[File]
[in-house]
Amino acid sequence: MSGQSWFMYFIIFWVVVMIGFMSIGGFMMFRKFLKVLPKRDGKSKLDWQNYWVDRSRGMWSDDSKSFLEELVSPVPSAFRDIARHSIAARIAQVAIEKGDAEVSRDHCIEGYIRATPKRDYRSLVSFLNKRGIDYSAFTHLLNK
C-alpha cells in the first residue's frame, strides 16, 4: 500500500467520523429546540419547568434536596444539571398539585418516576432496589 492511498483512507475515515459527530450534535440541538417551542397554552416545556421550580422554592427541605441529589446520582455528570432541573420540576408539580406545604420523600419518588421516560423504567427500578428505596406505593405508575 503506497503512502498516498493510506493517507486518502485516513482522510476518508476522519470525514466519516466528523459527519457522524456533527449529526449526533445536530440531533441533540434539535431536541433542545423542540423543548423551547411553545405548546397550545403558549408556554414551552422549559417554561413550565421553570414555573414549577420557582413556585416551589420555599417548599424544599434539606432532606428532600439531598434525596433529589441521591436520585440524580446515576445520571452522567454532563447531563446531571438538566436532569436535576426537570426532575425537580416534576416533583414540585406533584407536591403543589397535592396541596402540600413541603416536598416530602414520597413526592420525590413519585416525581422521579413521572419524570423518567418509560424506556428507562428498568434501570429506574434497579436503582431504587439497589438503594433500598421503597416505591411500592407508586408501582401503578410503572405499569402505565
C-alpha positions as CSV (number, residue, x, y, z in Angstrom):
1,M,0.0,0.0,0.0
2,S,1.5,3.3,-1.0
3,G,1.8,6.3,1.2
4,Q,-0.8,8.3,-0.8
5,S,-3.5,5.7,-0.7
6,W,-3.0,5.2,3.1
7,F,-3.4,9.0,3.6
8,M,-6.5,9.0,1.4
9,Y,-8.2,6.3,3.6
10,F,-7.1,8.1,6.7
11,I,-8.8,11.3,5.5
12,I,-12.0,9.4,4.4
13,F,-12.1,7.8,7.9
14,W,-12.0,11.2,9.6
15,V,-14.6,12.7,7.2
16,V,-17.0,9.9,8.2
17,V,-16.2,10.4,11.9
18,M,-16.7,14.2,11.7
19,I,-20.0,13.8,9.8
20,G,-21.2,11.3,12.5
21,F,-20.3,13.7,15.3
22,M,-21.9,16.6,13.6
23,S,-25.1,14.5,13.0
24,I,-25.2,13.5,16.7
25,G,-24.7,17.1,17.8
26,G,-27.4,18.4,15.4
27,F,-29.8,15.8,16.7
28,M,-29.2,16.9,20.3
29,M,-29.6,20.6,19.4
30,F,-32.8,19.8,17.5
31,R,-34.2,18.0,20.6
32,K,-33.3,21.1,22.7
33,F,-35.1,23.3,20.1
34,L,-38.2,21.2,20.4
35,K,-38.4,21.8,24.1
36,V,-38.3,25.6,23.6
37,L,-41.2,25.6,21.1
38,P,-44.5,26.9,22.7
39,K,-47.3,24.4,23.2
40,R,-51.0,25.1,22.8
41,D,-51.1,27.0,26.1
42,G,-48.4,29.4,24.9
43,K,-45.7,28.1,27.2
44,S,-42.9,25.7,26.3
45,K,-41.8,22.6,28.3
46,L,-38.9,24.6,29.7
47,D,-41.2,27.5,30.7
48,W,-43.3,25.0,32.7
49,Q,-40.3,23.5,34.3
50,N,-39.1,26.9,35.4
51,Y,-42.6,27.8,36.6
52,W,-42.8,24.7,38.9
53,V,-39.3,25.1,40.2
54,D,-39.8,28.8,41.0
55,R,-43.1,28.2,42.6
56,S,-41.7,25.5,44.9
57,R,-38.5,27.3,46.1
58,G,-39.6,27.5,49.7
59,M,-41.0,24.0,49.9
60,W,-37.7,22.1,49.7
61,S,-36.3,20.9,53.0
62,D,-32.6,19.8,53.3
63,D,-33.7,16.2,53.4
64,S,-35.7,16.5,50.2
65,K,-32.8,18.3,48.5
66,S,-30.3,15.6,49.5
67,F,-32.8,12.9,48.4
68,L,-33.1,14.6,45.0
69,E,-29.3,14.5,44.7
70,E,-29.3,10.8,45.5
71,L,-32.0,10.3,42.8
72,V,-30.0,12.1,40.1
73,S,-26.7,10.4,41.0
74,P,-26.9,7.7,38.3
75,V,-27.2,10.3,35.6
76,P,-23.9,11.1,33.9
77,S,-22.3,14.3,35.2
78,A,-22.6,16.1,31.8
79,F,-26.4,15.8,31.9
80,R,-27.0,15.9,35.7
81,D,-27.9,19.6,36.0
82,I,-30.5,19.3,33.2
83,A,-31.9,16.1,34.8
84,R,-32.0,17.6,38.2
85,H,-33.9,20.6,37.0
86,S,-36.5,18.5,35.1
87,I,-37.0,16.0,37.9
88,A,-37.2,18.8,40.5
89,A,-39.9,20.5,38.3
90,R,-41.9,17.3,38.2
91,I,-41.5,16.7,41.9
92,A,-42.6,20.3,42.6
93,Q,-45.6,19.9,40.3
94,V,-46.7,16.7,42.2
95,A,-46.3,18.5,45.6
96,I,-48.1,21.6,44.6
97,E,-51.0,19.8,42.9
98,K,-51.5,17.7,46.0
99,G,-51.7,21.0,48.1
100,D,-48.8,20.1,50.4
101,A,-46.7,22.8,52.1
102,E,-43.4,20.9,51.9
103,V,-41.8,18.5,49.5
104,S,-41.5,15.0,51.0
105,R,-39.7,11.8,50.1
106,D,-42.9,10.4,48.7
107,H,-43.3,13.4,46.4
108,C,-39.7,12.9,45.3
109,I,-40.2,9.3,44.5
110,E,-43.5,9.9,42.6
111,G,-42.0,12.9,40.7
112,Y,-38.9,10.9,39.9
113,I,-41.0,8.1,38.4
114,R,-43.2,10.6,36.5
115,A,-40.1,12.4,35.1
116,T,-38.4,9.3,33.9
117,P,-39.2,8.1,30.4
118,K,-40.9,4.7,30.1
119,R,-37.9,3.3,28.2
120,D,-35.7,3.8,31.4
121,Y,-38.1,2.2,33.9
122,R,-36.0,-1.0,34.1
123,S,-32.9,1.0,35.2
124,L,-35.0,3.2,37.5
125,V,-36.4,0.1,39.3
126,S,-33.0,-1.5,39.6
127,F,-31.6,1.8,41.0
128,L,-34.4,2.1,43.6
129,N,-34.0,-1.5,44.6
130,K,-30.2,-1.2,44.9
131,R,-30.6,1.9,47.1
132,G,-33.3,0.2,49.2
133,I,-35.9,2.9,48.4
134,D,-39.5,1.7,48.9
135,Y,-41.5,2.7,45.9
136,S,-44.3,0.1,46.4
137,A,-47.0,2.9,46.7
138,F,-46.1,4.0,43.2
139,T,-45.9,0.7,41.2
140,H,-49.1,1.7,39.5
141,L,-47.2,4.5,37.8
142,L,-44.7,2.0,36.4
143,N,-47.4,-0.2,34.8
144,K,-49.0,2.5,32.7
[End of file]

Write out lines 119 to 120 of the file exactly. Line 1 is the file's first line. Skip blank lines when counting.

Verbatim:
115,A,-40.1,12.4,35.1
116,T,-38.4,9.3,33.9